Uptake and half-life of GRN163L in human myeloma cells. (a) Human myeloma cells (INA6) were treated with fluorescein isothiocyanate (FITC)-labeled GRN163L at 0.01, 0.1 and 1.0 μM for 6 h and the intensity of FITC fluorescence was measured using a fluorescence-activated cell sorting (FACS) analyzer. Median fluorescence values shown indicate that the drug is efficiently taken up at 0.1 and 1 μM. (b) Myeloma cells (INA6) were treated with FITC-labeled GRN163L at 1.0 μM for 24 h and viewed under a confocal microscope (Axiovert 200; Zeiss). Uptake of GRN163L can be seen as green fluorescence. (c) Myeloma cells (ARP) were treated with FITC-labeled GRN163L at 1.0 μM for 6 h and the intensities of FITC fluorescence were measured as described above. (d) Myeloma cells (ARP) were treated with FITC-labeled GRN163L at 1.0 μM for 24 h and viewed under a confocal microscope. Uptake of GRN163L can be seen as green fluorescence. (e) Myeloma cells (INA6) were treated with FITC-labeled GRN163L at 1.0 μM for various durations and the amount of FITC fluorescence retained was measured using a fluorescence-activated cell flow analyzer. Decline of median FITC fluorescence overtime is shown. (Inset) Rate of myeloma (INA6) cell growth in culture, indicating a doubling time of 38−40 h.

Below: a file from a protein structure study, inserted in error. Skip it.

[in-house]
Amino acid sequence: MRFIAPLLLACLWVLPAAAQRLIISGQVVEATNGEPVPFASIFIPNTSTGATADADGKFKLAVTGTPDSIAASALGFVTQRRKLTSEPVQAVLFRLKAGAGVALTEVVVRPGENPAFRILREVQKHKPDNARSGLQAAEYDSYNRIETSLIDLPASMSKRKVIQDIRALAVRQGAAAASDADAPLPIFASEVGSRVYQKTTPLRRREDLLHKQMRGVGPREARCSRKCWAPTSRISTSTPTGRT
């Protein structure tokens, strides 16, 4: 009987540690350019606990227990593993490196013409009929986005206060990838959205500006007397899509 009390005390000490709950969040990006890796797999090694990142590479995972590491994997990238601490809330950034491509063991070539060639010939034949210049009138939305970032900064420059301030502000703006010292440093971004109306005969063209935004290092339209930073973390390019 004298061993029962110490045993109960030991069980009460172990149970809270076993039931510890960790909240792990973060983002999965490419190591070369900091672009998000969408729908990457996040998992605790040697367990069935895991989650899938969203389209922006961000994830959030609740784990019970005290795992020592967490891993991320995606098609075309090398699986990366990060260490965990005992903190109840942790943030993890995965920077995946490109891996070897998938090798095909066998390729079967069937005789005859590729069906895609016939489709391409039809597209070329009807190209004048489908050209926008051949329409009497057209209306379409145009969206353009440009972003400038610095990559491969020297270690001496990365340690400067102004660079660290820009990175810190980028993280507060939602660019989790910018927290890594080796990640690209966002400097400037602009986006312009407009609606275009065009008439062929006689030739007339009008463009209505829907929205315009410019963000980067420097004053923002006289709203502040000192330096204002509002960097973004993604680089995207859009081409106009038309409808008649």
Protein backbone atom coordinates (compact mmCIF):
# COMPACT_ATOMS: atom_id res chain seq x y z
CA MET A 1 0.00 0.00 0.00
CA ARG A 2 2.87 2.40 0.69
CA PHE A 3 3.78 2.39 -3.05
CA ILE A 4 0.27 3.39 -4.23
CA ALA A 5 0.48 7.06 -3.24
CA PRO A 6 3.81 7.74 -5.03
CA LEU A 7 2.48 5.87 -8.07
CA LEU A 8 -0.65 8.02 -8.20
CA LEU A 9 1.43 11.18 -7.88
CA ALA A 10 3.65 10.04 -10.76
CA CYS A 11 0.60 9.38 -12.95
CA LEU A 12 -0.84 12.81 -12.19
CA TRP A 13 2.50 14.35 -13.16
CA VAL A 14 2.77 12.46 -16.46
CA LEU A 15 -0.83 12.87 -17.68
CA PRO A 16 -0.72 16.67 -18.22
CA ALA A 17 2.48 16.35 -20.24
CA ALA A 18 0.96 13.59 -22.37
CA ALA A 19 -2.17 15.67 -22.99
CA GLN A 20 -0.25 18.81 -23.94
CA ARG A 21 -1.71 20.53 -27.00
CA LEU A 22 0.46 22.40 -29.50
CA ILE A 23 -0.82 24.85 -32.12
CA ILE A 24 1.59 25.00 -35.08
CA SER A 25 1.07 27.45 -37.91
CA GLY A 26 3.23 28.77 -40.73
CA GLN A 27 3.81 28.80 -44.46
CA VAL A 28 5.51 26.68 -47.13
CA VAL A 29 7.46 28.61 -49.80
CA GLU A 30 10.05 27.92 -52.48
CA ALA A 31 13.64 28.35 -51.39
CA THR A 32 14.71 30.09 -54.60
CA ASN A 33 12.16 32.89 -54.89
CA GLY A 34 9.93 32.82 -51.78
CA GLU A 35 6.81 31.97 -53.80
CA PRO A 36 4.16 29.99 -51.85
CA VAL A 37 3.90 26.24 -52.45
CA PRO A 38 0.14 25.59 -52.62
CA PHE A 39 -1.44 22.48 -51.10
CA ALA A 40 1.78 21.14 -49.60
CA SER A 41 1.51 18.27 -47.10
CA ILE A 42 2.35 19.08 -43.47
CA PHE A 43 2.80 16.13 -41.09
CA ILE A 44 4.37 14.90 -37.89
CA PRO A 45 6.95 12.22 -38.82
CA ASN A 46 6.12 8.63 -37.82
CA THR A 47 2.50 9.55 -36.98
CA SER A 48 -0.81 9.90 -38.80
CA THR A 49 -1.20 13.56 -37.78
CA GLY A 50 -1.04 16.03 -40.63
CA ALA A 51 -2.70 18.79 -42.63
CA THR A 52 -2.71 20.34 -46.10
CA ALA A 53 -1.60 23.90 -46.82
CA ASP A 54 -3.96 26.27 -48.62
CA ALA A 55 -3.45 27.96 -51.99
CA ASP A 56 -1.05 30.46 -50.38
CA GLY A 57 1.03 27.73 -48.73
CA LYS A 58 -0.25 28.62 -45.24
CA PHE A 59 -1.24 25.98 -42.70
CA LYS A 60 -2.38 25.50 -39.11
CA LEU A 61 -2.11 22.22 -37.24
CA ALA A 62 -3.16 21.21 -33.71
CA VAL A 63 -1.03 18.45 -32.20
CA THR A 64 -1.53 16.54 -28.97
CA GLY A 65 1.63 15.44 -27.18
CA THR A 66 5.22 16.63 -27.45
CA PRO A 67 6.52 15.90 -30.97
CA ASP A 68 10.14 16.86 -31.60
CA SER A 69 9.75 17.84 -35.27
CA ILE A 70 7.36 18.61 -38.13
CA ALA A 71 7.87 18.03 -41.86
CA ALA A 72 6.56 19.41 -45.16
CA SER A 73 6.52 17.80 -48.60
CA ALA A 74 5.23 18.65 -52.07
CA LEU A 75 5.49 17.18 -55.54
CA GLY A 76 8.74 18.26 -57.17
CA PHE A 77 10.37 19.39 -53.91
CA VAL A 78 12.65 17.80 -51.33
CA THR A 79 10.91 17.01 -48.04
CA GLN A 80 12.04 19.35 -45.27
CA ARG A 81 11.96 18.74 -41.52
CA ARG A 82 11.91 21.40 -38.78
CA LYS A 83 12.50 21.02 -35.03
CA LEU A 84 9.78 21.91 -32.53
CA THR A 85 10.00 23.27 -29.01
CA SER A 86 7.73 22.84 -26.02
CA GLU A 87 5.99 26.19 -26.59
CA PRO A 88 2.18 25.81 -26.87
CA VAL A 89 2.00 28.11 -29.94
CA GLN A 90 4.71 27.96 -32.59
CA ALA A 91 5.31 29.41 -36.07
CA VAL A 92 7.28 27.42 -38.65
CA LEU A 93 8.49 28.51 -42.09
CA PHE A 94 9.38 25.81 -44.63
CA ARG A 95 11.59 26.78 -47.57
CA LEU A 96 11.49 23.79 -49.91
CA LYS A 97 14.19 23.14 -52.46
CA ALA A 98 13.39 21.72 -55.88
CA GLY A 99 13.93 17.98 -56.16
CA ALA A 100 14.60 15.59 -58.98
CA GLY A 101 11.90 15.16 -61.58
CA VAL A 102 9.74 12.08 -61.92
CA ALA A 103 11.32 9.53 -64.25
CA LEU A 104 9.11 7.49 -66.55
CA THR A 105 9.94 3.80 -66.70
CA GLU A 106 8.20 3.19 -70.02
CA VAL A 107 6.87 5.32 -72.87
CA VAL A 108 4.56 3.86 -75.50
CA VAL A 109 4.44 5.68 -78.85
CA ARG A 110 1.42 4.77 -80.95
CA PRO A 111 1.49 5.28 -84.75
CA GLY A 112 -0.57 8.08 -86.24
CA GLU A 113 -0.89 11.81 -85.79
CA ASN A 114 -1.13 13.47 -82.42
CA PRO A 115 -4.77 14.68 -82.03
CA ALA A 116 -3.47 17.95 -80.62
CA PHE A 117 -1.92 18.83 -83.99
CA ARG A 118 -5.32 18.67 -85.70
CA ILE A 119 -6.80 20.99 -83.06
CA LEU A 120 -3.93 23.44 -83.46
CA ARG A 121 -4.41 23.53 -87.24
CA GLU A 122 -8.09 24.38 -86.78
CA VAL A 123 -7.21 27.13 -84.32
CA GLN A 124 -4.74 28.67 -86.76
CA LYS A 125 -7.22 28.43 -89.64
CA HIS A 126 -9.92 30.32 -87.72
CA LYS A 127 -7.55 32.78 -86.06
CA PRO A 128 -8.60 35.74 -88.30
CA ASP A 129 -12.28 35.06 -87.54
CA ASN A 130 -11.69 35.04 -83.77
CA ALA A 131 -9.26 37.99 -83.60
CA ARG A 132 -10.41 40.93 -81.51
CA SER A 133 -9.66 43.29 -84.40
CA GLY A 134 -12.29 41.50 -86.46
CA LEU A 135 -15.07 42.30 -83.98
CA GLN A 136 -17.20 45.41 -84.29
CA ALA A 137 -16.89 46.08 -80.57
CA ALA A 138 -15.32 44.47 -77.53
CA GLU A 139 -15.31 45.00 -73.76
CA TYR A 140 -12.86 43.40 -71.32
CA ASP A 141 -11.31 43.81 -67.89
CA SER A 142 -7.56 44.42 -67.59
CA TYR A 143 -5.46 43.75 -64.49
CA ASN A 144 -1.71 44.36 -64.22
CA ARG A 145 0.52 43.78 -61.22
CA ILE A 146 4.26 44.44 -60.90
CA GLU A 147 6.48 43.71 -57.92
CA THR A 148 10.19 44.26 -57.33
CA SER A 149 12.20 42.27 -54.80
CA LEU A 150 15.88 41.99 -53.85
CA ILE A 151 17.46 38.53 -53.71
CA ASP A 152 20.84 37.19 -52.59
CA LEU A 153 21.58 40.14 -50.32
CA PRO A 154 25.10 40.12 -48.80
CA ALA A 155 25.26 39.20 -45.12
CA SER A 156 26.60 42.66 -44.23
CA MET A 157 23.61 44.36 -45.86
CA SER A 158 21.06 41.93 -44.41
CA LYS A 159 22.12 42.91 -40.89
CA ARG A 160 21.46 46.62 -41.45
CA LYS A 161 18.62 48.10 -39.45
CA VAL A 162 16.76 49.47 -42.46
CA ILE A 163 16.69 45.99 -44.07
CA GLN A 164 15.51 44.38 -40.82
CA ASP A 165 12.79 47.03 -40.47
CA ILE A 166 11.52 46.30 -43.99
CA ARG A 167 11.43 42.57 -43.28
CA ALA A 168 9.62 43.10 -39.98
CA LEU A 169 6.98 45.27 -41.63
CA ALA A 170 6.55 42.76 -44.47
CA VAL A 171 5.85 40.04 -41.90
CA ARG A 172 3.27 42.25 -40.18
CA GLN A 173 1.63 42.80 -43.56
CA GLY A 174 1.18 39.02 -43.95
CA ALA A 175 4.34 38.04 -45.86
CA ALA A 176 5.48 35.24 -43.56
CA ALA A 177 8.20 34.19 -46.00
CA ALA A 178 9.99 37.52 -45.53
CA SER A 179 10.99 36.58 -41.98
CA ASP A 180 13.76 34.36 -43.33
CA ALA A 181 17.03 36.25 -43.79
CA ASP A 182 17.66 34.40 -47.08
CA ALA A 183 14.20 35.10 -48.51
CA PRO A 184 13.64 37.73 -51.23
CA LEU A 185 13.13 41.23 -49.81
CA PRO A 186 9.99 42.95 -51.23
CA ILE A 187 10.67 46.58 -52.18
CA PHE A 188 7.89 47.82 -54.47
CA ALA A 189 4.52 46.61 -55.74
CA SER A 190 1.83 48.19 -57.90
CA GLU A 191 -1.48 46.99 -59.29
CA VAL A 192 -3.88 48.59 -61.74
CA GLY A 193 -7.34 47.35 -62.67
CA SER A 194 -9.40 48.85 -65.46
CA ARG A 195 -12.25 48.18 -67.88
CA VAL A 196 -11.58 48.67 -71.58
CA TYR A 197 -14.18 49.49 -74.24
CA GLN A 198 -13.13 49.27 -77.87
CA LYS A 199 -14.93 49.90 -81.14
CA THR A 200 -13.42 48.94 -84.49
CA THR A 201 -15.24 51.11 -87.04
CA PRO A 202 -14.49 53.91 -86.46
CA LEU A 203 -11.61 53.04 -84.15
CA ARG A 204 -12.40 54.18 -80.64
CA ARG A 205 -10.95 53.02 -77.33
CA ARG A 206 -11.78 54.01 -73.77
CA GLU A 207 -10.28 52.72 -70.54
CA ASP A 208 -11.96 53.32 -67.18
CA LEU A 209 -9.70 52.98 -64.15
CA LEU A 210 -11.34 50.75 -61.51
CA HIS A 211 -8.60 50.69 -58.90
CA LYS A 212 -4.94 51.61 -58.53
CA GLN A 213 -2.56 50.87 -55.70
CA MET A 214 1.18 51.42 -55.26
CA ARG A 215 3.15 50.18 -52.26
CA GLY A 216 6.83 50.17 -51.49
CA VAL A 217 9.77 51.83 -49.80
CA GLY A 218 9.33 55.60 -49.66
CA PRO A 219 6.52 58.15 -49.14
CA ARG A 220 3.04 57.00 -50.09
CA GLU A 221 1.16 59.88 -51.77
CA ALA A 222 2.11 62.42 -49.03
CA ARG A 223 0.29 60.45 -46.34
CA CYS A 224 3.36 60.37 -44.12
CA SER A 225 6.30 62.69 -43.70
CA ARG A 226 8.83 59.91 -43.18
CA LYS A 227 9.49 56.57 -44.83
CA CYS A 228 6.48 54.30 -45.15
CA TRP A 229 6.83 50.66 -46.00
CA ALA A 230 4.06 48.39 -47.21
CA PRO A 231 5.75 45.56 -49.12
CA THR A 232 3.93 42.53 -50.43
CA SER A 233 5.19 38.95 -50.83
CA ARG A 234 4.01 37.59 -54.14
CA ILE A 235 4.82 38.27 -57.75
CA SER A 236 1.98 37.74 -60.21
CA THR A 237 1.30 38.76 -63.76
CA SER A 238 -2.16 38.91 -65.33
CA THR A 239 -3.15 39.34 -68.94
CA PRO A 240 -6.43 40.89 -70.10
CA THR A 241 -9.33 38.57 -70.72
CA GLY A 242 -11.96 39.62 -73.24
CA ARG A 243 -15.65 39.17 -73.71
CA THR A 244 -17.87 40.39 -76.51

Inhibition of telomerase activity by GRN163L in human myeloma cells

We next evaluated if the uptake of GRN163L was also associated with the inhibition of telomerase activity. We therefore treated myeloma cells with the drug at 0.01, 0.1 and 1.0 μM concentrations for various durations and evaluated for telomerase activity using TRAPEZE XL telomerase detection kit (Intergen). GRN163L at 1 μM led to a complete inhibition of telomerase activity in both INA6 and ARP cells following 6 h of treatment (Figures 2a and b). The inhibition of telomerase activity was not seen at 0.01 μM in either cell line whereas at 0.1 μM the activity was inhibited by >60% in both myeloma cell lines (Figures 2a and b). A complete inhibition of telomerase activity was maintained at day 5, following exposure to 1 μM GRN163L (Figures 2c and d). Inhibition of telomerase activity following treatment with 1 μM GRN163L was also seen for MM1S and OPM1 myeloma cell lines (data not shown). To rule out GRN163L oligonucleotide binding to RNA component of telomerase after lysis of the cells, the cells were washed at least six times after the addition of drug, potentially diluting the residual-free oligonucleotide within cells by >100-fold further upon lysis.

Figure 2
Figure 2